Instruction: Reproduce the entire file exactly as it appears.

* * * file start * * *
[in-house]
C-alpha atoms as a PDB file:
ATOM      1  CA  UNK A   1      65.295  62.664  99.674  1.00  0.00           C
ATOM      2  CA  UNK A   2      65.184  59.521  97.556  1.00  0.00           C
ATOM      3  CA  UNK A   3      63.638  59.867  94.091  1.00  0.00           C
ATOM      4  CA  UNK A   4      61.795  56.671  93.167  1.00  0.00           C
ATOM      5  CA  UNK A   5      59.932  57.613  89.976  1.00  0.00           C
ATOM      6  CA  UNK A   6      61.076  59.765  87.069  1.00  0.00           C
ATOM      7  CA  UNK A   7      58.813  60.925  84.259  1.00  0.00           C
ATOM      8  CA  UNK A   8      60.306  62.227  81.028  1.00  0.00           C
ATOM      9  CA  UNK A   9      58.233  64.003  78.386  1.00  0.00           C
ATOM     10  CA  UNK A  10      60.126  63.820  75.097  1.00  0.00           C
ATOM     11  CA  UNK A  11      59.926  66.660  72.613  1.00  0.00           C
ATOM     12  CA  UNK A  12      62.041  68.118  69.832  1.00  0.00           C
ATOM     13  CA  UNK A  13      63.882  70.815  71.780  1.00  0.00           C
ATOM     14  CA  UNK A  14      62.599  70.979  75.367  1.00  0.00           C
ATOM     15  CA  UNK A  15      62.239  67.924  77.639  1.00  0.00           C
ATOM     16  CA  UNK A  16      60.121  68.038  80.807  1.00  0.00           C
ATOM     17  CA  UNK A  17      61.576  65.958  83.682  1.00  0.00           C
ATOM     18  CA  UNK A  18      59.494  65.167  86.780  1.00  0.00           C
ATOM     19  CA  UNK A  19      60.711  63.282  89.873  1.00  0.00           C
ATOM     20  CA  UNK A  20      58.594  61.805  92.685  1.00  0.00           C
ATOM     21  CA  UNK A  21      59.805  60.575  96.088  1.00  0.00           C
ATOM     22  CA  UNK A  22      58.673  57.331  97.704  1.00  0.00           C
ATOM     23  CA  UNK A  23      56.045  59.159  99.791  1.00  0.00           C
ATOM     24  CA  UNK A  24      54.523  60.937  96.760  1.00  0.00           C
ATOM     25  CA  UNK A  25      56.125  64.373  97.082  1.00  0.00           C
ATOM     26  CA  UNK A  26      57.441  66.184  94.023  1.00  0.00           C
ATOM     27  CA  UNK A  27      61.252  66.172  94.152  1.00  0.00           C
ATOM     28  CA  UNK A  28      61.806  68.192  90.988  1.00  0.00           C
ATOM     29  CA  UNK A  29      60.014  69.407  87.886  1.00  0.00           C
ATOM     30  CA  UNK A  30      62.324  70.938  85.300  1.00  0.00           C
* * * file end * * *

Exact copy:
[in-house]
C-alpha atoms as a PDB file:
ATOM      1  CA  UNK A   1      65.295  62.664  99.674  1.00  0.00           C
ATOM      2  CA  UNK A   2      65.184  59.521  97.556  1.00  0.00           C
ATOM      3  CA  UNK A   3      63.638  59.867  94.091  1.00  0.00           C
ATOM      4  CA  UNK A   4      61.795  56.671  93.167  1.00  0.00           C
ATOM      5  CA  UNK A   5      59.932  57.613  89.976  1.00  0.00           C
ATOM      6  CA  UNK A   6      61.076  59.765  87.069  1.00  0.00           C
ATOM      7  CA  UNK A   7      58.813  60.925  84.259  1.00  0.00           C
ATOM      8  CA  UNK A   8      60.306  62.227  81.028  1.00  0.00           C
ATOM      9  CA  UNK A   9      58.233  64.003  78.386  1.00  0.00           C
ATOM     10  CA  UNK A  10      60.126  63.820  75.097  1.00  0.00           C
ATOM     11  CA  UNK A  11      59.926  66.660  72.613  1.00  0.00           C
ATOM     12  CA  UNK A  12      62.041  68.118  69.832  1.00  0.00           C
ATOM     13  CA  UNK A  13      63.882  70.815  71.780  1.00  0.00           C
ATOM     14  CA  UNK A  14      62.599  70.979  75.367  1.00  0.00           C
ATOM     15  CA  UNK A  15      62.239  67.924  77.639  1.00  0.00           C
ATOM     16  CA  UNK A  16      60.121  68.038  80.807  1.00  0.00           C
ATOM     17  CA  UNK A  17      61.576  65.958  83.682  1.00  0.00           C
ATOM     18  CA  UNK A  18      59.494  65.167  86.780  1.00  0.00           C
ATOM     19  CA  UNK A  19      60.711  63.282  89.873  1.00  0.00           C
ATOM     20  CA  UNK A  20      58.594  61.805  92.685  1.00  0.00           C
ATOM     21  CA  UNK A  21      59.805  60.575  96.088  1.00  0.00           C
ATOM     22  CA  UNK A  22      58.673  57.331  97.704  1.00  0.00           C
ATOM     23  CA  UNK A  23      56.045  59.159  99.791  1.00  0.00           C
ATOM     24  CA  UNK A  24      54.523  60.937  96.760  1.00  0.00           C
ATOM     25  CA  UNK A  25      56.125  64.373  97.082  1.00  0.00           C
ATOM     26  CA  UNK A  26      57.441  66.184  94.023  1.00  0.00           C
ATOM     27  CA  UNK A  27      61.252  66.172  94.152  1.00  0.00           C
ATOM     28  CA  UNK A  28      61.806  68.192  90.988  1.00  0.00           C
ATOM     29  CA  UNK A  29      60.014  69.407  87.886  1.00  0.00           C
ATOM     30  CA  UNK A  30      62.324  70.938  85.300  1.00  0.00           C